The divided brain offers a way of understanding how we work which provides an explanation for why Christians might believe that they are being watched over by something with the capacity to advise and help. Apparently the left brain does the talking so it isn't that they talk to one another but there is a meaningful exchange possible between them. So prayer taps into something useful, it just isn't God. Or, if you prefer, perhaps this internal otherness that 'gets' the big picture and is the source of our insight is what has been mistaken for God all along.

I'm 100% atheist since I harbor no belief in gods whatsoever.

I'm 100% agnostic since I know I have no objective basis for my lack of belief.

I'm for peaceful coexistence between atheists and theists of all stripes.
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18-04-2012, 03:43 PM (This post was last modified: 18-04-2012 03:54 PM by GirlyMan.)
RE: The divided brain and the problem of the self.
Saw this a while ago. It's very good. (Think it might even be buried here in the basement of our archives somewhere.) On the one hand it further deprives dualism of any metaphysical rational support. On the other hand it also starts to try to explain why we are inclined to dualism and its bastard child religion in the first place. Thumbsup

I am us and we is me. ... bitches.
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20-04-2012, 01:35 PM
RE: The divided brain and the problem of the self.
(18-04-2012 03:43 PM)GirlyMan Wrote:  Saw this a while ago. It's very good. (Think it might even be buried here in the basement of our archives somewhere.) On the one hand it further deprives dualism of any metaphysical rational support. On the other hand it also starts to try to explain why we are inclined to dualism and its bastard child religion in the first place. Thumbsup
Exactly. There is intrinsic dualism, it just isn't anything metaphysically exotic. The inner otherness needed to explain some of our subjective experience is neither a god nor a homunculus either. It's structural. The physiology of the brain allows for two arenas of consciousness, only one of which we are directly aware of. The other isn't as wordy but it does have its own steering wheel, brakes and gas pedal. When an action can't wait for left brain activation, that hemisphere's awareness, seems fully capable of acting autonomously. Interesting stuff, hey?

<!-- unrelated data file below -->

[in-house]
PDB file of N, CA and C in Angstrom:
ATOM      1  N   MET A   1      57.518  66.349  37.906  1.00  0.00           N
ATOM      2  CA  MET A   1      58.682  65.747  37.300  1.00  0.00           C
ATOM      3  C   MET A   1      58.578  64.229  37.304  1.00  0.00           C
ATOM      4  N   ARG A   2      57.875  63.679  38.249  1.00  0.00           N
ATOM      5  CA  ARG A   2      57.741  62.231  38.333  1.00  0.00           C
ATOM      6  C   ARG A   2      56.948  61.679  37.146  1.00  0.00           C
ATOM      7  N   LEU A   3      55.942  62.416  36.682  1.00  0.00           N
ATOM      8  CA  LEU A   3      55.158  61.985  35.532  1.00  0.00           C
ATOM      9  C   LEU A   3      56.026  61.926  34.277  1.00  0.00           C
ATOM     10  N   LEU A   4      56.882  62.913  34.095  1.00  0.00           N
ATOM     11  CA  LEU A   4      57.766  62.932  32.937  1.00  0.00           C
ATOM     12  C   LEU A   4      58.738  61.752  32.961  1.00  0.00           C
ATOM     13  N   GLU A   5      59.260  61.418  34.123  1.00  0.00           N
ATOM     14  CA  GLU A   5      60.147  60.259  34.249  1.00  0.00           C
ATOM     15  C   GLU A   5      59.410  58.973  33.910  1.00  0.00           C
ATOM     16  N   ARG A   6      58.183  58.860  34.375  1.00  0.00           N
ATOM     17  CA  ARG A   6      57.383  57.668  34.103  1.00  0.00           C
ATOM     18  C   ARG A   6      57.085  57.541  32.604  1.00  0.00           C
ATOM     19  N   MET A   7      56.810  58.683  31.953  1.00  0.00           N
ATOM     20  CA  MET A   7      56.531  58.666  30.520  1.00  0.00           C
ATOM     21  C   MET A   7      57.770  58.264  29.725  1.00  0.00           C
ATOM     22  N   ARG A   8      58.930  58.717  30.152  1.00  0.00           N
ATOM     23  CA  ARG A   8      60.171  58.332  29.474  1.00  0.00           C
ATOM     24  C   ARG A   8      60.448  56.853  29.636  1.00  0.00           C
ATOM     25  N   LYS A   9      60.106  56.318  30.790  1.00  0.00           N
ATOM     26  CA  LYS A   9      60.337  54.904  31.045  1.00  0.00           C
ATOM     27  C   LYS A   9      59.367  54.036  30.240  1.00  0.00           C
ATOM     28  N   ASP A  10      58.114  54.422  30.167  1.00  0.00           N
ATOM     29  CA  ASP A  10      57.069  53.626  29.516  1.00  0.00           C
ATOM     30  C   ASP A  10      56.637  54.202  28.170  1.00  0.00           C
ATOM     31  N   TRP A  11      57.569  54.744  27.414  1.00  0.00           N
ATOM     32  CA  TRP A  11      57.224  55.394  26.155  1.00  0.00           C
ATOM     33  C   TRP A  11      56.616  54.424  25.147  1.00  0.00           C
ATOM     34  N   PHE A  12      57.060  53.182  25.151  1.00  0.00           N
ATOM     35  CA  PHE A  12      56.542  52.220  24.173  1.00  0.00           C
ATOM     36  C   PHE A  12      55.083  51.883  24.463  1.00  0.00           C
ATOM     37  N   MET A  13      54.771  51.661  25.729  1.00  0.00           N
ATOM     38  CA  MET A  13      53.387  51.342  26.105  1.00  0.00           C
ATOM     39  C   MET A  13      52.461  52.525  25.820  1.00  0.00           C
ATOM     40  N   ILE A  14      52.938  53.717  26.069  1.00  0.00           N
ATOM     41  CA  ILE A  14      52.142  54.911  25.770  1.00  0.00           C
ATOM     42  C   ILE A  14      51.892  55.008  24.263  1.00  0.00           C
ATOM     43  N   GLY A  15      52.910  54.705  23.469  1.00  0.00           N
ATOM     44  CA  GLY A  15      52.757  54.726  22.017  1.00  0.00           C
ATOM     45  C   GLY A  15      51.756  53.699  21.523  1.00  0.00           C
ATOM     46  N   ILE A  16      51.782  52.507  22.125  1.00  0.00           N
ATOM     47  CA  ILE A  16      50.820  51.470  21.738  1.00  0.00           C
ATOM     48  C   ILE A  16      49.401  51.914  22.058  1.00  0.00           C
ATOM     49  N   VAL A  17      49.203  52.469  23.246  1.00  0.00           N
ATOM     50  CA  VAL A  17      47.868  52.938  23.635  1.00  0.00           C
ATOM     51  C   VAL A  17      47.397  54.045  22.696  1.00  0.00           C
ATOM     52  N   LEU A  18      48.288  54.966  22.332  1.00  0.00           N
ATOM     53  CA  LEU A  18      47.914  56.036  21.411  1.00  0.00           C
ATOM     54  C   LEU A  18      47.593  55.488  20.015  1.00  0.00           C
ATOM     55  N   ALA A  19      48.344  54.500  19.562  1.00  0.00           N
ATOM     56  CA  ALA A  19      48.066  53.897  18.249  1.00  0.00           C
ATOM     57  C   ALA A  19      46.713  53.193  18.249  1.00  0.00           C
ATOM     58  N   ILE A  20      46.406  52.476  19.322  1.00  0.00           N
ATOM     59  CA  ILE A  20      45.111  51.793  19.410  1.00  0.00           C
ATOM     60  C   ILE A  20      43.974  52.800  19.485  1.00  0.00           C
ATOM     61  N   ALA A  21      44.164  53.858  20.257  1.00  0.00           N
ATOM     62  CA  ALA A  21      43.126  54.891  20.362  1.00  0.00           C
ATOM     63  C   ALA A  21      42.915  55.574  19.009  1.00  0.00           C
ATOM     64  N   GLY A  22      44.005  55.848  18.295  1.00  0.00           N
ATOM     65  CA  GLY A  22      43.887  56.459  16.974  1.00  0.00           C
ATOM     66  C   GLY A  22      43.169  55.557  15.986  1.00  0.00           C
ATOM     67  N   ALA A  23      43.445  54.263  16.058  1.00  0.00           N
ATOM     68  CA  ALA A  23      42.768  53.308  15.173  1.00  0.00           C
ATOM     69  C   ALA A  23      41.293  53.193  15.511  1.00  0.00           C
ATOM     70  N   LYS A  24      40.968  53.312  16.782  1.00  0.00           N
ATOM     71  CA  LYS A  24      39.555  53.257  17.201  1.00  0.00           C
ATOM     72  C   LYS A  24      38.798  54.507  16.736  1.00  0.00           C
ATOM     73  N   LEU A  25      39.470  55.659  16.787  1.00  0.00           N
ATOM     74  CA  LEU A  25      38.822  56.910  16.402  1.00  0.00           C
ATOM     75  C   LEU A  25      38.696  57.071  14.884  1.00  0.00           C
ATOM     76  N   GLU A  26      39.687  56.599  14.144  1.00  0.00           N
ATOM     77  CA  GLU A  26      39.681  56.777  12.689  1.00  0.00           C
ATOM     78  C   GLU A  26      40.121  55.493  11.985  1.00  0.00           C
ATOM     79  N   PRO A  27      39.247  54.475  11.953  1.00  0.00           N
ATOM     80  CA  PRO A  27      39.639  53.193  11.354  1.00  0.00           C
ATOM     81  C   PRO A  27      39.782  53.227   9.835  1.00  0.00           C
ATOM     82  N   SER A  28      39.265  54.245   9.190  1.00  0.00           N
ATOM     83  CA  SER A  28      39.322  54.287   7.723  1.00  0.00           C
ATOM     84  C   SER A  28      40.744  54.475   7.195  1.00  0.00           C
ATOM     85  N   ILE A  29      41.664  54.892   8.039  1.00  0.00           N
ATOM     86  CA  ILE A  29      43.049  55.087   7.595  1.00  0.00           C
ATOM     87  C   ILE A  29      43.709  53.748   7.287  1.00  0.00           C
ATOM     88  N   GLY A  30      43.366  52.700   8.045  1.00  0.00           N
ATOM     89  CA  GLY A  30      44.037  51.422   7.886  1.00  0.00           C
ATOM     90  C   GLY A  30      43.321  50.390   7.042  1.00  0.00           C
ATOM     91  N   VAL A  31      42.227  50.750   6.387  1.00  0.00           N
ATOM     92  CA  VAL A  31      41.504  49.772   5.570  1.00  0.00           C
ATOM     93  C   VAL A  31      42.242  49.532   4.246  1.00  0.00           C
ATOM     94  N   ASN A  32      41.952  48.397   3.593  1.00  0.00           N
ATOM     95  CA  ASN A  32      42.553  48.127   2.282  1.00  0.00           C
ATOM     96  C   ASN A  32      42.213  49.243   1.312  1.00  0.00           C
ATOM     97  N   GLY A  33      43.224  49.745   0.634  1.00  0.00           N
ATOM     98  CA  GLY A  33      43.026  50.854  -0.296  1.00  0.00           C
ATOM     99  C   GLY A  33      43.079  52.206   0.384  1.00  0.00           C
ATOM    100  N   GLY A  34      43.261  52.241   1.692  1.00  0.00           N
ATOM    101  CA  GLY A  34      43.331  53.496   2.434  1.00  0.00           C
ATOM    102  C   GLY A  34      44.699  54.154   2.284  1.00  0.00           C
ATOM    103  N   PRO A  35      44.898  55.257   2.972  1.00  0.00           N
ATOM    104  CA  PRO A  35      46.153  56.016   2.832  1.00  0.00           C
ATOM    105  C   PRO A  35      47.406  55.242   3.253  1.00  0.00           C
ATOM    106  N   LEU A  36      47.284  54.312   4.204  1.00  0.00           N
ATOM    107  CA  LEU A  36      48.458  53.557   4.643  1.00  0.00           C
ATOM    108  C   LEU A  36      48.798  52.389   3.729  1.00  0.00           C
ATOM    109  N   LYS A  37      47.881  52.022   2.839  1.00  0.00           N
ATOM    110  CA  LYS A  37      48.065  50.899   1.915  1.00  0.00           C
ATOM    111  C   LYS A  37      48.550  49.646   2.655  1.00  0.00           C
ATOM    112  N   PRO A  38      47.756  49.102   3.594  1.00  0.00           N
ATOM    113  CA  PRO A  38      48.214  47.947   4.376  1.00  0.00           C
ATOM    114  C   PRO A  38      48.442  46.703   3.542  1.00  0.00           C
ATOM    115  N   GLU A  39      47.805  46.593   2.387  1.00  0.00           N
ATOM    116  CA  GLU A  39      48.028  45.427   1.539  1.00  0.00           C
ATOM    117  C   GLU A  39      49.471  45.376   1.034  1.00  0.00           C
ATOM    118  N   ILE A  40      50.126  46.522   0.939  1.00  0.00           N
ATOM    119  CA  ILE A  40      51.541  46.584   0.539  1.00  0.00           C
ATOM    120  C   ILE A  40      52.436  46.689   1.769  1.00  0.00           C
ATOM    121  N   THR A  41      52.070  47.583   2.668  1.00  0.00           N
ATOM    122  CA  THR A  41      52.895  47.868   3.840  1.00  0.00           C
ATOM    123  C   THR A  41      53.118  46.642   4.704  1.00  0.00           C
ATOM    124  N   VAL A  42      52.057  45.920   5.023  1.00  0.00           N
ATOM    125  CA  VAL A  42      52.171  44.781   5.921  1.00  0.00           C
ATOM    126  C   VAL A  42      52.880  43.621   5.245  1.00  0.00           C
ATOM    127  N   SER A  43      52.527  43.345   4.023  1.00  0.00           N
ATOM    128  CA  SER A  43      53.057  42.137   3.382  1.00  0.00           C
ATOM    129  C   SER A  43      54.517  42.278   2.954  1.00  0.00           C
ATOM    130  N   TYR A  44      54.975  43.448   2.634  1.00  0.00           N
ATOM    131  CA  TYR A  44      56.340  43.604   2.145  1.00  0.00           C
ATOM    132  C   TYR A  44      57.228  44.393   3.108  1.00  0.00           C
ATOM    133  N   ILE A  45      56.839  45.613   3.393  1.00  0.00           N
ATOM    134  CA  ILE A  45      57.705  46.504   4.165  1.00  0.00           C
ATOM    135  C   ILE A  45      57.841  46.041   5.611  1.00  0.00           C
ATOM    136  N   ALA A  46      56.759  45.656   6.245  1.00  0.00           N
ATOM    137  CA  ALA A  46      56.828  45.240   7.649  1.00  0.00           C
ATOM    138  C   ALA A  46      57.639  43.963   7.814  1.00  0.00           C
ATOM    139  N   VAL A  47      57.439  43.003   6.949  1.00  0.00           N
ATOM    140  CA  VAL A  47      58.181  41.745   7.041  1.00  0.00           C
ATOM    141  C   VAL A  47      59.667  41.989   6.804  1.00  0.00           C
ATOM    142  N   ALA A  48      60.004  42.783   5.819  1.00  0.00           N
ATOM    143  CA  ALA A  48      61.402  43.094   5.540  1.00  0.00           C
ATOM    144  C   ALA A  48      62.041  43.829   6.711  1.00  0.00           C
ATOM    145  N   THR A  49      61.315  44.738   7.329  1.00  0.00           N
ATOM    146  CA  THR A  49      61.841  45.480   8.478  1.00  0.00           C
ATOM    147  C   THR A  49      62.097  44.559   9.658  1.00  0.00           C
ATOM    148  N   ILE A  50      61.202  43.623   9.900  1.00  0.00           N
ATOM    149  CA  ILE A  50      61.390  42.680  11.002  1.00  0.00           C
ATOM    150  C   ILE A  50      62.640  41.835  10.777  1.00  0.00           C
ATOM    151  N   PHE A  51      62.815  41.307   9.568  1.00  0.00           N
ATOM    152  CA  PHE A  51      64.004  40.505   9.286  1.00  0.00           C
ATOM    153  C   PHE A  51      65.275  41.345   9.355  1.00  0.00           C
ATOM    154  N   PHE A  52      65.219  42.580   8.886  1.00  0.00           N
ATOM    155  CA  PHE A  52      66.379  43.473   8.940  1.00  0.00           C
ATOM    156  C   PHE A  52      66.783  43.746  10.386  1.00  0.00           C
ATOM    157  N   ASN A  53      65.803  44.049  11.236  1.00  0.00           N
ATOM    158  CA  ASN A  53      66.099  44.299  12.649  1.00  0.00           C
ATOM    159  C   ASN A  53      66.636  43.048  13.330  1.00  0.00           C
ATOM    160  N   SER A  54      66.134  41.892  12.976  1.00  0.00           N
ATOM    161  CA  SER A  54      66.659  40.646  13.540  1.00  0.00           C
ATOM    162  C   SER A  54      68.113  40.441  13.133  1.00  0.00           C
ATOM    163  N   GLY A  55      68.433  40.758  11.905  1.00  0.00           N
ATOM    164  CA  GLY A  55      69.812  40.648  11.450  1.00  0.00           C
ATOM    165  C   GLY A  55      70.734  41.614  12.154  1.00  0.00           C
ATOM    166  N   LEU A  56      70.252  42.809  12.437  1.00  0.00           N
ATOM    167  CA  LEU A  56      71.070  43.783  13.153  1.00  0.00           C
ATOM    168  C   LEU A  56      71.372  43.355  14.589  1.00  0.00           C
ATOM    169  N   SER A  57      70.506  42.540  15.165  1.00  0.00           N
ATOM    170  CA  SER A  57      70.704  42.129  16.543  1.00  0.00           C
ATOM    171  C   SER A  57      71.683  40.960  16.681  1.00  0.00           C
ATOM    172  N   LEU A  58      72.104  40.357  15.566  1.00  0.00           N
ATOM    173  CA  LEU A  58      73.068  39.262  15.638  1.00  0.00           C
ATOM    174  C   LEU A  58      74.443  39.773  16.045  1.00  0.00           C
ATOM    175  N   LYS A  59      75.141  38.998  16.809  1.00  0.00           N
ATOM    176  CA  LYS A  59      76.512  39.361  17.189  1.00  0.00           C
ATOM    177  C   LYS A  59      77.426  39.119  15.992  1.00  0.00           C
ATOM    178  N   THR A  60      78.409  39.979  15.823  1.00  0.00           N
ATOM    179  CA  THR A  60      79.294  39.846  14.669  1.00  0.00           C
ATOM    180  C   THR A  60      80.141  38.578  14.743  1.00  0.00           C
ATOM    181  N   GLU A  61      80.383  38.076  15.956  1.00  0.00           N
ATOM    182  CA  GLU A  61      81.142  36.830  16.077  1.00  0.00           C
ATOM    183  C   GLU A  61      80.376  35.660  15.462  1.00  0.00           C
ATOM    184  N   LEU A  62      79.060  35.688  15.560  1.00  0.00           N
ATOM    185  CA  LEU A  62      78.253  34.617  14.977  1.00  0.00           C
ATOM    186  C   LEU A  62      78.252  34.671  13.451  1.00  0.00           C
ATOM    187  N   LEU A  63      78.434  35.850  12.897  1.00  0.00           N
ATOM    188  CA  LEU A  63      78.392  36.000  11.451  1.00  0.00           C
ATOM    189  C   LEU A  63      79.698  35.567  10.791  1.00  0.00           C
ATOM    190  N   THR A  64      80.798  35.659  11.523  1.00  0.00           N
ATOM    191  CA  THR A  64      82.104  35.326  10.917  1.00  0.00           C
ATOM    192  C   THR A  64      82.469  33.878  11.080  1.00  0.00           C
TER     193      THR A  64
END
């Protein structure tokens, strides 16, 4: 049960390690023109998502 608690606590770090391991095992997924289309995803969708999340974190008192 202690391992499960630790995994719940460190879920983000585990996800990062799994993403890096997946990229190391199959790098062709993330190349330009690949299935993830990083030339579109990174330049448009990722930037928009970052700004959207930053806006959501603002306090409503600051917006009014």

I'm 100% atheist since I harbor no belief in gods whatsoever.

I'm 100% agnostic since I know I have no objective basis for my lack of belief.

I'm for peaceful coexistence between atheists and theists of all stripes.
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20-04-2012, 01:59 PM
RE: The divided brain and the problem of the self.
(20-04-2012 01:35 PM)whateverist Wrote:  
(18-04-2012 03:43 PM)GirlyMan Wrote:  Saw this a while ago. It's very good. (Think it might even be buried here in the basement of our archives somewhere.) On the one hand it further deprives dualism of any metaphysical rational support. On the other hand it also starts to try to explain why we are inclined to dualism and its bastard child religion in the first place. Thumbsup
Exactly. There is intrinsic dualism, it just isn't anything metaphysically exotic. The inner otherness needed to explain some of our subjective experience is neither a god nor a homunculus either. It's structural. The physiology of the brain allows for two arenas of consciousness, only one of which we are directly aware of. The other isn't as wordy but it does have its own steering wheel, brakes and gas pedal. When an action can't wait for left brain activation, that hemisphere's awareness, seems fully capable of acting autonomously. Interesting stuff, hey?

Yup. And shit gets even more interesting when the corpus collosum is severed. We are one fucking fascinating machine. Bowing

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I am us and we is me. ... bitches.